Makerspaces are a hot trend right now among the geek-tastic and the hipsterati. Never hear of a makerspace? Don’t feel bad, most of the world is in the same boat. But when you read more about Makerspaces, you may find that yourself thinking about starting your own. Heck, you may already have one, and you didn’t even know it! You trendsetter, you!
Makerspaces, aka hackspaces, aka fab labs, aka hacklabs are community workshops. Yup. That’s the basic idea. Not a new one, right? I mean, I’ve spent my entire life hanging out in woodshops, garages and machine sheds with my pals, turning wrenches and swapping stories. But these makerspaces aren’t your uncle Bob’s barn. Makerspaces are social environments where the tech-savvy and the traditionalist can get together and share skills, share ideas and most importantly, hang out with other creative people.
Up until recently, makerspaces where pretty exclusively found in large cities, like San Francisco, Seattle, and New York. Noisebridge in San Francisco was one of the first hackspaces in the nation, co-founded by Mitch Altman, the inventor of the hilarious/annoying TV-B-Gone. Noisebridge features an optics lab, machine shop, kitchen, classrooms, electronics lab and common area for work and socializing. What a fantastic idea!
Make magazine was founded as the adhoc periodical of this movement and coined the “Maker” name, but countless websites like Lifehacker and others evangelize about the joys of making, “hacking”, creating, customizing, improving and sharing. “Making.”
I have had the great pleasure of being involved in the organization of some makerspaces, and I’m currently in the beginning stages of helping to launch another. At 52, with 30 years of building and tinkering experience, I am having the time of my life interacting with young geeks who are into CAD, CNC and 3D printing, but may not have any real building (or maybe more accurately “making”) experience. They share their skills with me, I share mine with them. The results are fantastic! I love the idea of going to a place to interact with people who are sewing their own clothes in one room, fermenting their own sauerkraut in another, and building a trebuchet in yet another. Super cool.
Now, I know what you are thinking. “Seattle and San Francisco are full of rich techie hipsters, but I live in Poughkeepsie!” (Nothing against Poughkeepsie…I just watched too many Bugs Bunny cartoons as a kid.) Don’t think a town of 30,000, like Poughkeepsie, can support a makerspace? Au contraire mon frere! Right across the river, in Highland, you will find Squidwrench, the Hudson Valley Hackerspace! They hold weekly events, including soldering workshops, blacksmithing workshops, and “code and movie” nights. If Highland, population 5,647 can have a makerspace, so can your town!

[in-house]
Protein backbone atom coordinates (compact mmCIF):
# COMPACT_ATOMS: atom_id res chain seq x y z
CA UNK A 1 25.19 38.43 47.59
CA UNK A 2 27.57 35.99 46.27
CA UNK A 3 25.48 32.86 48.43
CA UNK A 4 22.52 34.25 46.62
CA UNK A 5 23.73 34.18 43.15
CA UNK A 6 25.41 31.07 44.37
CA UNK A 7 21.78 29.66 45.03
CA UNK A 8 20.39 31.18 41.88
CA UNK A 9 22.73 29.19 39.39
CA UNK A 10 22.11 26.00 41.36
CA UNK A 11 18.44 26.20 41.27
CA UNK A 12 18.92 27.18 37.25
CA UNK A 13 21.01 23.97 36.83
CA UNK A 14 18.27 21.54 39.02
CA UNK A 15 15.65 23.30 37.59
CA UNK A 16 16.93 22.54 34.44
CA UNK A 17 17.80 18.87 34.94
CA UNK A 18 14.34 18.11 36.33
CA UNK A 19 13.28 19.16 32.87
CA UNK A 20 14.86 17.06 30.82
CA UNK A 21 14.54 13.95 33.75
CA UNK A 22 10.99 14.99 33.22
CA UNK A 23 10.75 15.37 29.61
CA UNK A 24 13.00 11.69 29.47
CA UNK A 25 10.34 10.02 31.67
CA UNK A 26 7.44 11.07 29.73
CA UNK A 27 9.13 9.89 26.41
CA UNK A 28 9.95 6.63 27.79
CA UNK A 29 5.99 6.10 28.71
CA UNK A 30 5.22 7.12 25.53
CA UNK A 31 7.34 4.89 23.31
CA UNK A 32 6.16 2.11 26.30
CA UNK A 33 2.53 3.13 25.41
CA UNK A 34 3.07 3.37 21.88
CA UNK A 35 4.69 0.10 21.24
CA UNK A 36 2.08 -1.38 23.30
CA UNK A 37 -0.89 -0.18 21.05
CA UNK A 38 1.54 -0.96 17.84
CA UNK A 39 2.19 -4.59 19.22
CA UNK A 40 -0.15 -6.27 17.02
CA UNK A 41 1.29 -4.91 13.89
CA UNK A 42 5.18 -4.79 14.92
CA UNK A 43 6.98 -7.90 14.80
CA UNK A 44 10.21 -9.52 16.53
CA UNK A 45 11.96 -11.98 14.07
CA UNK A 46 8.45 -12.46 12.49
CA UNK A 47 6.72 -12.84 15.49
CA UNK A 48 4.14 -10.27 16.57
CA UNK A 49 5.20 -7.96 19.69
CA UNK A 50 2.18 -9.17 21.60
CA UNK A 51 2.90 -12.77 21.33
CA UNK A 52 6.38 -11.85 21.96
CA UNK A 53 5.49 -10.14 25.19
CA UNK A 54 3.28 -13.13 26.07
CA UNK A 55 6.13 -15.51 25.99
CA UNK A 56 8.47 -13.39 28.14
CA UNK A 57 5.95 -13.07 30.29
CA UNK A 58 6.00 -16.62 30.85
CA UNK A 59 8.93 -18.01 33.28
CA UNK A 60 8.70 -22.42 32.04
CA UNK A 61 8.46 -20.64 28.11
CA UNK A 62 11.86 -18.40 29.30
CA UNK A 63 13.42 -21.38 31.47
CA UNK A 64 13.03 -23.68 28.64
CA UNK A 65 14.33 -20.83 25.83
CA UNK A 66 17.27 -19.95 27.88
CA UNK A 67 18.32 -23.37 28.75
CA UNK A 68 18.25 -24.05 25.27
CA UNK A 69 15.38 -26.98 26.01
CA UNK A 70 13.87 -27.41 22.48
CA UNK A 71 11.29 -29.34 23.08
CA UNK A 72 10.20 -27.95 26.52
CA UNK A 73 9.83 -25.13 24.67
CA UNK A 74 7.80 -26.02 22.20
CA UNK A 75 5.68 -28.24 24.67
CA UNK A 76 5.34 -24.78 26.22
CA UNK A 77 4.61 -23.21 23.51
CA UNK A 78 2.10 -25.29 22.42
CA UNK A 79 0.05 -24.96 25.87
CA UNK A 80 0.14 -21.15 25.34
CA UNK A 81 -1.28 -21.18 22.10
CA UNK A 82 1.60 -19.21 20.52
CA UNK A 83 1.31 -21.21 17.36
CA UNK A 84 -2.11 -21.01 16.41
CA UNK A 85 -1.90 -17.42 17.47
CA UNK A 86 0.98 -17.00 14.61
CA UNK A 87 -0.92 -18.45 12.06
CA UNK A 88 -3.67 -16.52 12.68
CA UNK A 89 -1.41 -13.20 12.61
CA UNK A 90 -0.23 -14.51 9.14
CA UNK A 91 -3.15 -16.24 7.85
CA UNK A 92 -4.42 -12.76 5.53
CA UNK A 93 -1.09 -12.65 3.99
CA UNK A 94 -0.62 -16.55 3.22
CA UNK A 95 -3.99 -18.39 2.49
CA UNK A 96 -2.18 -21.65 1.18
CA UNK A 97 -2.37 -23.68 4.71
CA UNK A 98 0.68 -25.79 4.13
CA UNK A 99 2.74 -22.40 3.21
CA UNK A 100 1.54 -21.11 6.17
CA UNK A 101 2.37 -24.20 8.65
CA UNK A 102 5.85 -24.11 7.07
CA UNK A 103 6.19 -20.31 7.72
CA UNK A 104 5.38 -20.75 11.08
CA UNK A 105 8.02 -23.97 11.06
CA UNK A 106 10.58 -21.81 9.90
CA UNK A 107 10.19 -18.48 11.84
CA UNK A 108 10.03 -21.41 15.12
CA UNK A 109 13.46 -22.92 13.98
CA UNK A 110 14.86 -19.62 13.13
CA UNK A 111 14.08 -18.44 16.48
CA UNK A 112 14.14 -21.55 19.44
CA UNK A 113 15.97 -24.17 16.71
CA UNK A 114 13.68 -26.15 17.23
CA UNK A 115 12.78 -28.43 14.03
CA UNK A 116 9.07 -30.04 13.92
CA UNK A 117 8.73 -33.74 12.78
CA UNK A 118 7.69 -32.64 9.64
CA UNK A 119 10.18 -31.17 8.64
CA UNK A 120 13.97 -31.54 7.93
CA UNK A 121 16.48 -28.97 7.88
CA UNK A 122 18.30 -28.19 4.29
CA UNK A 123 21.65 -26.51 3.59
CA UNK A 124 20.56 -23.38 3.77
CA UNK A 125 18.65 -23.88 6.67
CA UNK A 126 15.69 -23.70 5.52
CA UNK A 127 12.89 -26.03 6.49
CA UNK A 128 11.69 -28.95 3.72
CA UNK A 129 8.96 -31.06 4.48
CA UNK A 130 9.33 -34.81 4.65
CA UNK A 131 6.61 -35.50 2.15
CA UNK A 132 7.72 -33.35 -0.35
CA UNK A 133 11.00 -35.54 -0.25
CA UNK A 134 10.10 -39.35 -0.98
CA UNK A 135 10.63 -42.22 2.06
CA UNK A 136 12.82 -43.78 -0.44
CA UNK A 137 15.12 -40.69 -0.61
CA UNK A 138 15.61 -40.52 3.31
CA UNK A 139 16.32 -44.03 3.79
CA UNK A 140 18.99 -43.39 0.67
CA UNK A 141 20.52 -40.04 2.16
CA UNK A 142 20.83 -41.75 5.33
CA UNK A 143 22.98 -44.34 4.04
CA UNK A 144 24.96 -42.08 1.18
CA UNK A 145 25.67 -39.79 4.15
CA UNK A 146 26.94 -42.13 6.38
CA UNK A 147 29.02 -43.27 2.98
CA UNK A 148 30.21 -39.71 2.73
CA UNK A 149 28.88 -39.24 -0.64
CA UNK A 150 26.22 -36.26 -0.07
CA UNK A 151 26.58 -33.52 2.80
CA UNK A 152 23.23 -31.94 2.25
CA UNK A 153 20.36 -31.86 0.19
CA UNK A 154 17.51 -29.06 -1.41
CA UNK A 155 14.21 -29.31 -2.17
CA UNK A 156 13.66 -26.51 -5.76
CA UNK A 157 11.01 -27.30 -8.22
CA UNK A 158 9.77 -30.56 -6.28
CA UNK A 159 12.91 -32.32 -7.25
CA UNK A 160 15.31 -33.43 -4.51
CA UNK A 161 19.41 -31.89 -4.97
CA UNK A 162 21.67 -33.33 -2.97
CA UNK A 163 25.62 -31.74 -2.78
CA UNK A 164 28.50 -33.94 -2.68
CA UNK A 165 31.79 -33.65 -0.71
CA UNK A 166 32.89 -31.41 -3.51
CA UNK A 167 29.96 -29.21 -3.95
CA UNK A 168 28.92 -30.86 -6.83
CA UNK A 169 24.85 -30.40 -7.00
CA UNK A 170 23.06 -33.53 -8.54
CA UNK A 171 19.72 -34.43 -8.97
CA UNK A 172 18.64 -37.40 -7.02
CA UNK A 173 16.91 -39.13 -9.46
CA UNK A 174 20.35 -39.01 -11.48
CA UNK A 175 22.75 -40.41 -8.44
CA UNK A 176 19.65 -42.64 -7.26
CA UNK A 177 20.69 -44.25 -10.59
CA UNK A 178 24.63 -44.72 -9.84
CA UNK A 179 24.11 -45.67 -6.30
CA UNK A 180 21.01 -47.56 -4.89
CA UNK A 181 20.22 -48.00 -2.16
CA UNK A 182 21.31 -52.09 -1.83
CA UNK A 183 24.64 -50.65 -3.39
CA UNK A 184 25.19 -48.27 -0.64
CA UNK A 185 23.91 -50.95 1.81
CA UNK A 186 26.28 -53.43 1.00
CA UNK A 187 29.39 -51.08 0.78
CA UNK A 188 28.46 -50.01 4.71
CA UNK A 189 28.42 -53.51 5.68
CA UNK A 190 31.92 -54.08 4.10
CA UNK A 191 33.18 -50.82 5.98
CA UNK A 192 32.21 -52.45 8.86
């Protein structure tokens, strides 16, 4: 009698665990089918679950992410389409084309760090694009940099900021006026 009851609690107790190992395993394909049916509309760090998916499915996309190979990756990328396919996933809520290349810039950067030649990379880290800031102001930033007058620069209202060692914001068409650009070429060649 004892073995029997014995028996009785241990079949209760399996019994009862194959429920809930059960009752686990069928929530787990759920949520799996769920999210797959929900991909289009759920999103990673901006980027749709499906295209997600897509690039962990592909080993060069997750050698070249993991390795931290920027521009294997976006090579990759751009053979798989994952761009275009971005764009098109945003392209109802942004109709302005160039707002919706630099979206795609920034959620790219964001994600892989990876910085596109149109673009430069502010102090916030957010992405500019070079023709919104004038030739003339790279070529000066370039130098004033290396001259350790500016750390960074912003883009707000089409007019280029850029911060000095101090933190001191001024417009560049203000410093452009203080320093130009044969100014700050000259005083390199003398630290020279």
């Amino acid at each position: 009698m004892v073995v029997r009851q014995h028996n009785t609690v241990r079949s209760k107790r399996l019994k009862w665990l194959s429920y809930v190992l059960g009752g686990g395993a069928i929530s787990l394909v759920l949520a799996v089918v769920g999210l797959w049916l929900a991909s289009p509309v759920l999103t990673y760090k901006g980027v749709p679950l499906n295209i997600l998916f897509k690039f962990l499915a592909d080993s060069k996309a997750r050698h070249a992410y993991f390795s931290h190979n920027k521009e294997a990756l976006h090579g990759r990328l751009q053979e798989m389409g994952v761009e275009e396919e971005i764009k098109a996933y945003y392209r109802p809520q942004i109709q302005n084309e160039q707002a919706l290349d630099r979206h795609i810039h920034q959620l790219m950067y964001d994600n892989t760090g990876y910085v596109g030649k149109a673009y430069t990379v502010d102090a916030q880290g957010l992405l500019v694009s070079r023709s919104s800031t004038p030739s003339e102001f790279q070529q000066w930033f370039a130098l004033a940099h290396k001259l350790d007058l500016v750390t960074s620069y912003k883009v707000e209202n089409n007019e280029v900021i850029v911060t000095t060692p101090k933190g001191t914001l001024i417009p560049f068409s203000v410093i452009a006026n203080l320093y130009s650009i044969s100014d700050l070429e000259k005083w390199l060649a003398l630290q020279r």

Like many makerspaces, Squidwrench relies on Meetup as a platform for their events, along with their website. Facebook groups, twitter and other social media can help keep members up to date, but the one key to success is GETTING TOGETHER AND MAKING STUFF. The more often you get together, and the more cool projects you launch, the more people will want to be a part of it. In fact, I think that to get started, a makerspace doesn’t even need to have a fixed location. It’s more important to keep DOING stuff, rather than getting bogged down in the organizing of the space.
You can build the nicest shop in the world, but if nothing fun is going on there, who wants to hang out with you? In fact, our first makerspace started in an empty lot. We got together every Saturday and formed a “Temporary Autonomous zone” where we cut apart old bikes that we got free from the police department, and welded up our own crazy creations. This eventually led to an annual “Artbikes” parade, then to the “EpiCenter” workspace in the back of the local ReStore, and finally, to a full-blown maker space in the Cedar Rapids Science Museum.
In his article How to start a Makerspace in Small Town America, Jason Margalus makes a solid point. He writes: “So how did we attack the problems that small suburban spaces face? To combat the awareness problem, we forged local partnerships with our village government, local libraries, schools, other local non-profits, and a relentless outreach program through local television and newspapers. Ongoing scheduled classes with these organizations, as well as press and media calling for all people to join us, and programs with big speakers from in the city drew people in.”
To really make a small town makerspace fly, it needs to be inclusive. None of this “we’re hipsters, and we only allow people n skinny jeans and neck beards in OUR club.” It’s about COMMUNITY, remember? There is a strong trend among public libraries and schools to look at the makerspace model as part of what they refer to as STEM or STEAM programming. STEM is Science, Technology, Engineering and Math and STEAM adds Art and design. If you don’t think you can rustle up enough small town geeks to support a makerspace on your own, throw in with the local school. Kids learn by day, geeks play by night. Everybody is happy!
Recently, in Fairfield, Iowa (pop 9,447) during a snowy holiday weekend, we put out the word that we were going to get together and have our first Maker meetup. I expected ½ dozen people to show up. Instead, we had 27! There was a lot of excitement in the room, and we are already planning our first “repair party.” Wish us luck! If you decide to start your own makerspace and want to spread the word, drop us a line here at HomeFixated in the comments below and let the world know about it!